BREAST CANCER

Breast cancer is still regarded as the most common type of cancer in women worldwide. In Malaysia, it is estimated that one in 19 women are at risk of developing the disease.

The exact cause of breast cancer is still unknown but Dr Nora Ashikin points out that women with a family history of the condition face higher risk.

Other risk factors include exposure to radiation, a history of benign breast lumps, obesity, a high fat diet, early onset of menstruation and late menopause.

Studies have shown that screening may decrease breast cancer mortality. Women in their 40s and older should undergo a mammogram every 1 to 2 years as the risk increases with age.

Nonetheless, women with a family history of breast cancer are advised to go for screening at an earlier age.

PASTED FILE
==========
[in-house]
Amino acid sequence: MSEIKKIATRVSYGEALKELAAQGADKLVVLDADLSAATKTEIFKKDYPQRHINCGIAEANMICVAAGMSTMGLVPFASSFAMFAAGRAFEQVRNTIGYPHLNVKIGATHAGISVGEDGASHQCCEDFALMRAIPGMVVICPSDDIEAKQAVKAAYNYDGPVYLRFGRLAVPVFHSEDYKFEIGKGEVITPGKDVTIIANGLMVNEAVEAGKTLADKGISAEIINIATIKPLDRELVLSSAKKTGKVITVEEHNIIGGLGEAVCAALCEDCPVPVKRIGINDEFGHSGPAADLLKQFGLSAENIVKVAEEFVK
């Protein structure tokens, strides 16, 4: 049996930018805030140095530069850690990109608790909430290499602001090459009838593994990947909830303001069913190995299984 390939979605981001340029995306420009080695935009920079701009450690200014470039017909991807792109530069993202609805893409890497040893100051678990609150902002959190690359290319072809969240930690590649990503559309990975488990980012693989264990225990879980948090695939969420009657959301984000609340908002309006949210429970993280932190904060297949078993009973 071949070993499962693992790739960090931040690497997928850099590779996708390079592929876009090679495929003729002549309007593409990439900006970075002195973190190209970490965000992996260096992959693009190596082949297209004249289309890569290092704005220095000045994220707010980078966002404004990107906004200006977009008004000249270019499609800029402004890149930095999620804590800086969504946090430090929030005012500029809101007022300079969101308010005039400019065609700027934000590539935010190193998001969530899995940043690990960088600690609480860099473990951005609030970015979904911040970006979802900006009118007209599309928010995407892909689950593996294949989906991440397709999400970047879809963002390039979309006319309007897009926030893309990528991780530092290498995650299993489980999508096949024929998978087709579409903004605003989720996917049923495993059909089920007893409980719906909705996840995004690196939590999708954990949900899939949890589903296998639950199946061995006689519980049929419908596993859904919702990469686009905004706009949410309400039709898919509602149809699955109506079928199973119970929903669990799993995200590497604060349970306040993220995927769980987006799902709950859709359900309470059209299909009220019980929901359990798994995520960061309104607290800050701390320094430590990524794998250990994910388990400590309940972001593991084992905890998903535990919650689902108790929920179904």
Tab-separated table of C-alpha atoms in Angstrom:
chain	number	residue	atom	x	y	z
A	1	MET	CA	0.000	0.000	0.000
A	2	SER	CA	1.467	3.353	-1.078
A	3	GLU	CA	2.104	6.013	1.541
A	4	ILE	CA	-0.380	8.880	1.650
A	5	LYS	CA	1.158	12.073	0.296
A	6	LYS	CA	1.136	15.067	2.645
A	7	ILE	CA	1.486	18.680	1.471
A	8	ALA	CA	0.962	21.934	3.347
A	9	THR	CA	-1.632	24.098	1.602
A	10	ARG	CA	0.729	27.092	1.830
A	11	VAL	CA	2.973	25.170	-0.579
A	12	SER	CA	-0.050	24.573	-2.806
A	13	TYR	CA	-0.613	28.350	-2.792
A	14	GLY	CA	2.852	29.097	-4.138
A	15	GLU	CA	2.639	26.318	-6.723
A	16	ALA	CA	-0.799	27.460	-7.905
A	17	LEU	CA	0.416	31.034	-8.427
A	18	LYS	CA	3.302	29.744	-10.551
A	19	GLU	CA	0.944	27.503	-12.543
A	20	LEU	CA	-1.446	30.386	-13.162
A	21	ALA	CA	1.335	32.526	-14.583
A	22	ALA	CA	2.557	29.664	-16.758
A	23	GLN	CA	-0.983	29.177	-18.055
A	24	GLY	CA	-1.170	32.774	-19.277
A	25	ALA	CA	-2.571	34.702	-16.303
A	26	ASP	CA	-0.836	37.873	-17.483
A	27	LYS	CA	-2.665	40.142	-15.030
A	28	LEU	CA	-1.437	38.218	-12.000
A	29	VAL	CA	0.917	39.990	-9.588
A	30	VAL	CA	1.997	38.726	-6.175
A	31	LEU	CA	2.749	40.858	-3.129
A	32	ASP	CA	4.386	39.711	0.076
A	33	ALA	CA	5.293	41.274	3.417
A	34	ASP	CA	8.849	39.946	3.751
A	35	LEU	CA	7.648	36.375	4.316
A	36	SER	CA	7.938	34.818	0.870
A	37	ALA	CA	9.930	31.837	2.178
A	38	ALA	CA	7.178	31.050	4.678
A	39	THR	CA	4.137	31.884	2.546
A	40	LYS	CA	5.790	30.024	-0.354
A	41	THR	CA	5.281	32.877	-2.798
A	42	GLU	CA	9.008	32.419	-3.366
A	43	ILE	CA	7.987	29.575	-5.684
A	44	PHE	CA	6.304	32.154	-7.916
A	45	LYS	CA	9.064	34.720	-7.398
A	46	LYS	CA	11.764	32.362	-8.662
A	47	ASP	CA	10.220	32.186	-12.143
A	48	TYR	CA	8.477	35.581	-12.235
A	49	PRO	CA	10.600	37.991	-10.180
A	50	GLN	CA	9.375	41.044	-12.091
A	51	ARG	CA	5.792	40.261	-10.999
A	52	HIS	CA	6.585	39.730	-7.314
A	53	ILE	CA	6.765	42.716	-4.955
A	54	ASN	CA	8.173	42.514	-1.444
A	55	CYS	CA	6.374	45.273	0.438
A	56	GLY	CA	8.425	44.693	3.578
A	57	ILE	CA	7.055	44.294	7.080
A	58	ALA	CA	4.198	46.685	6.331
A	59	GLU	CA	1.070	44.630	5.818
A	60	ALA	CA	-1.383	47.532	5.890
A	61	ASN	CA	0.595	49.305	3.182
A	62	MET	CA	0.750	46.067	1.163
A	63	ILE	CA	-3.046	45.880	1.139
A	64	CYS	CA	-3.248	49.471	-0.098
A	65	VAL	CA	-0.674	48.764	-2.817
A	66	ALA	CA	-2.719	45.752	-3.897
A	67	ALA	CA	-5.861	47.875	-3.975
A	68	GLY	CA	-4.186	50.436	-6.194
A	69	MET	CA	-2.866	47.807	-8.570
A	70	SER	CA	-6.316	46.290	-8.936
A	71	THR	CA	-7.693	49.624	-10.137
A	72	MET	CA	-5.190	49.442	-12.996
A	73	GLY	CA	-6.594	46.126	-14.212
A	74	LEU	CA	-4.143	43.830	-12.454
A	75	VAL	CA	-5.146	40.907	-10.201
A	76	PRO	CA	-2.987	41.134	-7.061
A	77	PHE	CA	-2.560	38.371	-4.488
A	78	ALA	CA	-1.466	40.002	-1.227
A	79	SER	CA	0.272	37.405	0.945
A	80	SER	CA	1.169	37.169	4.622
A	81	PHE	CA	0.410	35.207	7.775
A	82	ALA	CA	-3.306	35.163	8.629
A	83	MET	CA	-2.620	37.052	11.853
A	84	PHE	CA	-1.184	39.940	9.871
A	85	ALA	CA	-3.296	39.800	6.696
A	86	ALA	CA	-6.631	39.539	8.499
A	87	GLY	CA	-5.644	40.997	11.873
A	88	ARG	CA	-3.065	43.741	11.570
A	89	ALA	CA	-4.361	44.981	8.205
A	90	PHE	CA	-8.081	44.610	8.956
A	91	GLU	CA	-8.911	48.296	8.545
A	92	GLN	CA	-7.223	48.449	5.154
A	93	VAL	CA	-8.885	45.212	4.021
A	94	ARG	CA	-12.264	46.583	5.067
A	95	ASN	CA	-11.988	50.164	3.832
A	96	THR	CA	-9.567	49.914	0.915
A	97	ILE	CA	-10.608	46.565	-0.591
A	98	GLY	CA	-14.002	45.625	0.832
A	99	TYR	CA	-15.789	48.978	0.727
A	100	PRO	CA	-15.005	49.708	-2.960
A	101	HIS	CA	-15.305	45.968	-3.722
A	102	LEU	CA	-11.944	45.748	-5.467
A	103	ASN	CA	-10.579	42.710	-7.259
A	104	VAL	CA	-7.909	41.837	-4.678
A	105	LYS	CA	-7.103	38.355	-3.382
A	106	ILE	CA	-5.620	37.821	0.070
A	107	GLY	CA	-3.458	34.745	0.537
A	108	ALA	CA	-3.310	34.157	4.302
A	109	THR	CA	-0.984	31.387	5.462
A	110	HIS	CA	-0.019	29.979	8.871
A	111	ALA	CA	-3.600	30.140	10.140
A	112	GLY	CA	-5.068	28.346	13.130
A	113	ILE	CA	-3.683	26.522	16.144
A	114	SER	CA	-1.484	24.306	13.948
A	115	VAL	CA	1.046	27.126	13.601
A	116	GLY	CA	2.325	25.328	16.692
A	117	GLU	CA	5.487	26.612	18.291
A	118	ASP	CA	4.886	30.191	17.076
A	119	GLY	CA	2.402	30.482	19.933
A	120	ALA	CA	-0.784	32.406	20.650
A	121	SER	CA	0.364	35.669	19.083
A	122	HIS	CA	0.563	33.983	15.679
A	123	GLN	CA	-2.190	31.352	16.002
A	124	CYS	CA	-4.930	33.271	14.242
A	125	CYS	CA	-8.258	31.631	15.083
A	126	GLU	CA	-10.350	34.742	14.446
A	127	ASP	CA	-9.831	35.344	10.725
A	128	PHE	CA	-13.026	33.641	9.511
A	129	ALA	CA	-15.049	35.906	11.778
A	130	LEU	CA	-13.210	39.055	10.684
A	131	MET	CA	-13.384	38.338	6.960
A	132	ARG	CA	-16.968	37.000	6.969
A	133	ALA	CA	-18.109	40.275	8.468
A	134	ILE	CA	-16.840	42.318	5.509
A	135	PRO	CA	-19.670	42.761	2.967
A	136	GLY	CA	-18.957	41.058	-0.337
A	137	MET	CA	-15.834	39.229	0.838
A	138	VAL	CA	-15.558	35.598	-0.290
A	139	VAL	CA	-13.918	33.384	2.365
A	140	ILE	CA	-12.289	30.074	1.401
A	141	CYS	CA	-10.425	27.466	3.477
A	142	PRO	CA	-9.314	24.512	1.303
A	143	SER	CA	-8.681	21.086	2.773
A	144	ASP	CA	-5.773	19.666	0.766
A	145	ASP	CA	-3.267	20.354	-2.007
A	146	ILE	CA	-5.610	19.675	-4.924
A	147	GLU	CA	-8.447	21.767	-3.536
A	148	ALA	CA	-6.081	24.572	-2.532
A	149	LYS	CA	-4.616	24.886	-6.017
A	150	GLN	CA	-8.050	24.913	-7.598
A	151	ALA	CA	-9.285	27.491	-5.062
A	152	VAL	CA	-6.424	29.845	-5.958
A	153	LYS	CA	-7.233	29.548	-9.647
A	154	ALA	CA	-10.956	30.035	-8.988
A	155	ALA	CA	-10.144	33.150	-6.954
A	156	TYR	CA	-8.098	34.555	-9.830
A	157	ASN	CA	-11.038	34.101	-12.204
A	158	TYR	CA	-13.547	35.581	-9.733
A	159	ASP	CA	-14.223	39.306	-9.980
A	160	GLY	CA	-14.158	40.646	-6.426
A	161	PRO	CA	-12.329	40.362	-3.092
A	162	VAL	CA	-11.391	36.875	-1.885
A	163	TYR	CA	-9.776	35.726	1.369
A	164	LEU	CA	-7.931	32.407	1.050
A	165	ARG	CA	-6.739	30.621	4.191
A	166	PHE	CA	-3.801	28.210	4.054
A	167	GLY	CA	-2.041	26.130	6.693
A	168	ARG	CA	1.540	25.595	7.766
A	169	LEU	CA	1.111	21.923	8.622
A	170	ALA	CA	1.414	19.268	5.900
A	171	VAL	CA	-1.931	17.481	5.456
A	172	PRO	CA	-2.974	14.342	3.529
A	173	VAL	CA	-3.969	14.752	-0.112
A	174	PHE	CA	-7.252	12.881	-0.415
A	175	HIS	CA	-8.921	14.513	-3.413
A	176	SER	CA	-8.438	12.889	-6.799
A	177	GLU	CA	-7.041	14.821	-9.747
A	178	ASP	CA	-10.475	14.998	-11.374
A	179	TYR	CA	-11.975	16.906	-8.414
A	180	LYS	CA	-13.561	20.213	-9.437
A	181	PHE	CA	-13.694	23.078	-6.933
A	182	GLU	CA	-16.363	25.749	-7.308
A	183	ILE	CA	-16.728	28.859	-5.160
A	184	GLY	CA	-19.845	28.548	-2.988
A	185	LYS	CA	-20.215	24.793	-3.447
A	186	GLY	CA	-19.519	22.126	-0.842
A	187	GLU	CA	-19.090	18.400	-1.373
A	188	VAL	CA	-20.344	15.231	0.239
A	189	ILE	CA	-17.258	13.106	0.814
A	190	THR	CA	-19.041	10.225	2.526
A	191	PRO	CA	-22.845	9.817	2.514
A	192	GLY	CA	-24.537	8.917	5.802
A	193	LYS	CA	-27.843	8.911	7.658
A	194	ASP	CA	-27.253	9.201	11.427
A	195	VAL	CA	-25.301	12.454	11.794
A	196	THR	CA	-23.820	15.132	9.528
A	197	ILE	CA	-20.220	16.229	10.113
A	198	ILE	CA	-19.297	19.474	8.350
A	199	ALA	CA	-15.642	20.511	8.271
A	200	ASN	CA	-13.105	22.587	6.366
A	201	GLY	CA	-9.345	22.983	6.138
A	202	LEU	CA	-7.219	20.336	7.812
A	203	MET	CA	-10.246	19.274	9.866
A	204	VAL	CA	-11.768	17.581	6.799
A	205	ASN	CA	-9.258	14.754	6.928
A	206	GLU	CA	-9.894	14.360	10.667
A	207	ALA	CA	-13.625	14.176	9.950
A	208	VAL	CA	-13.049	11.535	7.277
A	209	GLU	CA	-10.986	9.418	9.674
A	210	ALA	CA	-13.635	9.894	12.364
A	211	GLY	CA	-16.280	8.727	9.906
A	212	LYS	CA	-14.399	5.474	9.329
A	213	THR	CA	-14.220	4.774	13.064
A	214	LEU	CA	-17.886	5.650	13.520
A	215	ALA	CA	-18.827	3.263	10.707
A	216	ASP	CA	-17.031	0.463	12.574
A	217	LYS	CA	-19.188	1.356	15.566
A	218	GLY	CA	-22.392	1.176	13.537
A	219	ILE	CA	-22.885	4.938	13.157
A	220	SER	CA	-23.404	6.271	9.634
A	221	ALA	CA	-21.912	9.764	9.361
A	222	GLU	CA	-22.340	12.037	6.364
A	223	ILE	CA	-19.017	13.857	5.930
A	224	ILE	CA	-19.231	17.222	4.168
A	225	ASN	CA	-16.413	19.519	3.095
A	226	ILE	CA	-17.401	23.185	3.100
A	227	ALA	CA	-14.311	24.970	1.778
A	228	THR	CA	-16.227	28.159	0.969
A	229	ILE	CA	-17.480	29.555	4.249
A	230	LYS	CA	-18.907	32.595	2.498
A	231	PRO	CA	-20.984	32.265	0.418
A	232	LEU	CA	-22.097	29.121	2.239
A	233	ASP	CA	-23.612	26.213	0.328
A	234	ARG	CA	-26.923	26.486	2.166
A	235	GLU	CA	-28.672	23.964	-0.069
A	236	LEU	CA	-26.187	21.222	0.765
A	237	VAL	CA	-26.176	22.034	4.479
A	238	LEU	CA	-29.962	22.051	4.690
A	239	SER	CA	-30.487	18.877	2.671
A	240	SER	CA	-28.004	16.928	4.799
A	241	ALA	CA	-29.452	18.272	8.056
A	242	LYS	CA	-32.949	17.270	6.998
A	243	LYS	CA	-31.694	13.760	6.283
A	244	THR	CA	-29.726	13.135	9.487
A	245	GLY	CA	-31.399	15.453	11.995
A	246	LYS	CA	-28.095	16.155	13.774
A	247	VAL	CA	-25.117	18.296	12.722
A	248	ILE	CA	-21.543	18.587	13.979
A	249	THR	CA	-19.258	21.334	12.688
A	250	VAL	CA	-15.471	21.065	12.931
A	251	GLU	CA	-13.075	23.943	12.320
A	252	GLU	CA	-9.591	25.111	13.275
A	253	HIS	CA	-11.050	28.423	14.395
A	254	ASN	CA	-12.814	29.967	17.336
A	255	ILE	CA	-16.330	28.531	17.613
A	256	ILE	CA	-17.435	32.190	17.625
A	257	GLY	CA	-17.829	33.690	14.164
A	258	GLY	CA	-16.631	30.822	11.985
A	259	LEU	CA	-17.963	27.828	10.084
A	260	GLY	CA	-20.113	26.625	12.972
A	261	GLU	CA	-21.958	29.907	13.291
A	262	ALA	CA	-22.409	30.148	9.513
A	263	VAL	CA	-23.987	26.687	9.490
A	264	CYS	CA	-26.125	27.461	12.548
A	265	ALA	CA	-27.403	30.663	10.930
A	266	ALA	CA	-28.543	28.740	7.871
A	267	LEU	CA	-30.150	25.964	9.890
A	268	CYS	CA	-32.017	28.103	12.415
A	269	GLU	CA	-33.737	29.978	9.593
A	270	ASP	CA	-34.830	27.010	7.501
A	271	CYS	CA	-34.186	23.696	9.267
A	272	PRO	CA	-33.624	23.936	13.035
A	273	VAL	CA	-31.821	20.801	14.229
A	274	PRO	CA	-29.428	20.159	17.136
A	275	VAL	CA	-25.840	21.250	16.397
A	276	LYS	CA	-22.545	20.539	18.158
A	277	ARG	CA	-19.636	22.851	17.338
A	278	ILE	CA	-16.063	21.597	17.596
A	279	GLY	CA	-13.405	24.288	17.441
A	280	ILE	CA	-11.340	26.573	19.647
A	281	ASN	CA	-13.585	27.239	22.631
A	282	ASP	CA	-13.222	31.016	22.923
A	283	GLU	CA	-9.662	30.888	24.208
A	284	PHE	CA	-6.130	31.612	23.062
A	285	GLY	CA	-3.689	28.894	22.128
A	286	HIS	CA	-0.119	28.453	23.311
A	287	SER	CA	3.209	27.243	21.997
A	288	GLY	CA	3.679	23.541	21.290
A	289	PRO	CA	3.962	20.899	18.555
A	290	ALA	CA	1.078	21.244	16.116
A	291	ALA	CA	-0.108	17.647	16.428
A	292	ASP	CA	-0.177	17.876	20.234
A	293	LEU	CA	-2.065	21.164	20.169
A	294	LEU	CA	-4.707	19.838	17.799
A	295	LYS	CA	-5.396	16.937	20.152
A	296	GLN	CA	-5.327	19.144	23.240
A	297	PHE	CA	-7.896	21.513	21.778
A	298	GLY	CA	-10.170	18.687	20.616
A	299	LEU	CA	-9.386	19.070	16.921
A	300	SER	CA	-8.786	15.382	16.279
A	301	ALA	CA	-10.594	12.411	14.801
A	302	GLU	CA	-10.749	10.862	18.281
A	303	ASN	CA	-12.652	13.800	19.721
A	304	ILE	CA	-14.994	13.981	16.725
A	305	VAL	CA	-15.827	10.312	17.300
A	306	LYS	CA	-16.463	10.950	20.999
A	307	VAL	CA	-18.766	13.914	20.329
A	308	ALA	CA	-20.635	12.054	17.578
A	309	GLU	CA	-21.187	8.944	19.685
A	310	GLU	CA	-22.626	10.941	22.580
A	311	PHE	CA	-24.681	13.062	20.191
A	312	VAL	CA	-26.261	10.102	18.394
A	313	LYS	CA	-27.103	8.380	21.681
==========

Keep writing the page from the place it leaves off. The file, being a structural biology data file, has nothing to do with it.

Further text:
In addition, women are highly encouraged to perform monthly breast self-examinations to check for changes in their breasts.

CERVICAL CANCER

According to the National Cancer Registry report in 2003, cervical cancer is the second most common cancer among Malaysian women, constituting 12.9 percent of cancers in women with an incidence of 19.7 cases per 100,000 populations.

The risk of cervical cancer increases with age, with the peak between the ages of 60 to 69.

Dr Nora Ashikin says cervical cancer takes place when normal cells in the cervix turn cancerous. Most cases are caused by the humanpapilloma virus (HPV) and is spread through sexual contact with an infected person.

Bleeding after sexual intercourse and in between periods are symptoms of cervical cancer. At times, bleeding may be so severe that it could lead to anaemia.

Other symptoms include difficulty in breathing when exercising, increased tiredness and occasionally, a foul smelling vaginal discharge. If the disease progresses, it may infiltrate the bladder and cause blood in the urine. It may also spread to the rectum, causing rectal bleeding and pain when passing motion.

She advises women, especially those who are sexually active, to go for regular Pap Smear tests to detect abnormalities in the cells that might be precursors to cervical cancer.

REPRODUCTIVE HEALTH